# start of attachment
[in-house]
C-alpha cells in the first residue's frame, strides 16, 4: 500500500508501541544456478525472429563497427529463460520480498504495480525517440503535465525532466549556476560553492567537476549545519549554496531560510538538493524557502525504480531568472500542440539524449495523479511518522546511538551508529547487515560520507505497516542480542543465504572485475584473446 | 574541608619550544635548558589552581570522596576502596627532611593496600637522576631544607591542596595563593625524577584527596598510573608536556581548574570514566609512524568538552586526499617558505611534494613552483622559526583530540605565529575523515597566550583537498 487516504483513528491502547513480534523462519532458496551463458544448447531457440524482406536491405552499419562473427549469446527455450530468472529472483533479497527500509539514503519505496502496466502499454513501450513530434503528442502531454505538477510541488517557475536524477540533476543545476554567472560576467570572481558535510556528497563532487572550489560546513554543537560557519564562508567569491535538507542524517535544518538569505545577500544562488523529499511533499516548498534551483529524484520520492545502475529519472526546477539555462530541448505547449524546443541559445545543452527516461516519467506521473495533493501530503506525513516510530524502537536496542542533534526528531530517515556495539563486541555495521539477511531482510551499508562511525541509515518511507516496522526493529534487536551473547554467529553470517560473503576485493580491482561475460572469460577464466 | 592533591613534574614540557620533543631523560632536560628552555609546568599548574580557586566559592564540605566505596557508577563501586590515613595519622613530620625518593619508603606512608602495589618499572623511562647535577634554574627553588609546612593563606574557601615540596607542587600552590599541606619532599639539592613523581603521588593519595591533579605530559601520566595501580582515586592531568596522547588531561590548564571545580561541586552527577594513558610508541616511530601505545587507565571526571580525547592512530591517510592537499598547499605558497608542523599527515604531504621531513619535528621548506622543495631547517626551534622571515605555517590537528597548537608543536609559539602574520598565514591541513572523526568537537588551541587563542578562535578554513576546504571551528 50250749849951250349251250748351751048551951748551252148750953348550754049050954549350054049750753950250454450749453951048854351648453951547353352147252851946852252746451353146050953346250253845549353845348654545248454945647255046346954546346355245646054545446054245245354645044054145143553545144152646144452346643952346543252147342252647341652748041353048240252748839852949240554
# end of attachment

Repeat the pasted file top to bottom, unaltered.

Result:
[in-house]
C-alpha cells in the first residue's frame, strides 16, 4: 500500500508501541544456478525472429563497427529463460520480498504495480525517440503535465525532466549556476560553492567537476549545519549554496531560510538538493524557502525504480531568472500542440539524449495523479511518522546511538551508529547487515560520507505497516542480542543465504572485475584473446 | 574541608619550544635548558589552581570522596576502596627532611593496600637522576631544607591542596595563593625524577584527596598510573608536556581548574570514566609512524568538552586526499617558505611534494613552483622559526583530540605565529575523515597566550583537498 487516504483513528491502547513480534523462519532458496551463458544448447531457440524482406536491405552499419562473427549469446527455450530468472529472483533479497527500509539514503519505496502496466502499454513501450513530434503528442502531454505538477510541488517557475536524477540533476543545476554567472560576467570572481558535510556528497563532487572550489560546513554543537560557519564562508567569491535538507542524517535544518538569505545577500544562488523529499511533499516548498534551483529524484520520492545502475529519472526546477539555462530541448505547449524546443541559445545543452527516461516519467506521473495533493501530503506525513516510530524502537536496542542533534526528531530517515556495539563486541555495521539477511531482510551499508562511525541509515518511507516496522526493529534487536551473547554467529553470517560473503576485493580491482561475460572469460577464466 | 592533591613534574614540557620533543631523560632536560628552555609546568599548574580557586566559592564540605566505596557508577563501586590515613595519622613530620625518593619508603606512608602495589618499572623511562647535577634554574627553588609546612593563606574557601615540596607542587600552590599541606619532599639539592613523581603521588593519595591533579605530559601520566595501580582515586592531568596522547588531561590548564571545580561541586552527577594513558610508541616511530601505545587507565571526571580525547592512530591517510592537499598547499605558497608542523599527515604531504621531513619535528621548506622543495631547517626551534622571515605555517590537528597548537608543536609559539602574520598565514591541513572523526568537537588551541587563542578562535578554513576546504571551528 50250749849951250349251250748351751048551951748551252148750953348550754049050954549350054049750753950250454450749453951048854351648453951547353352147252851946852252746451353146050953346250253845549353845348654545248454945647255046346954546346355245646054545446054245245354645044054145143553545144152646144452346643952346543252147342252647341652748041353048240252748839852949240554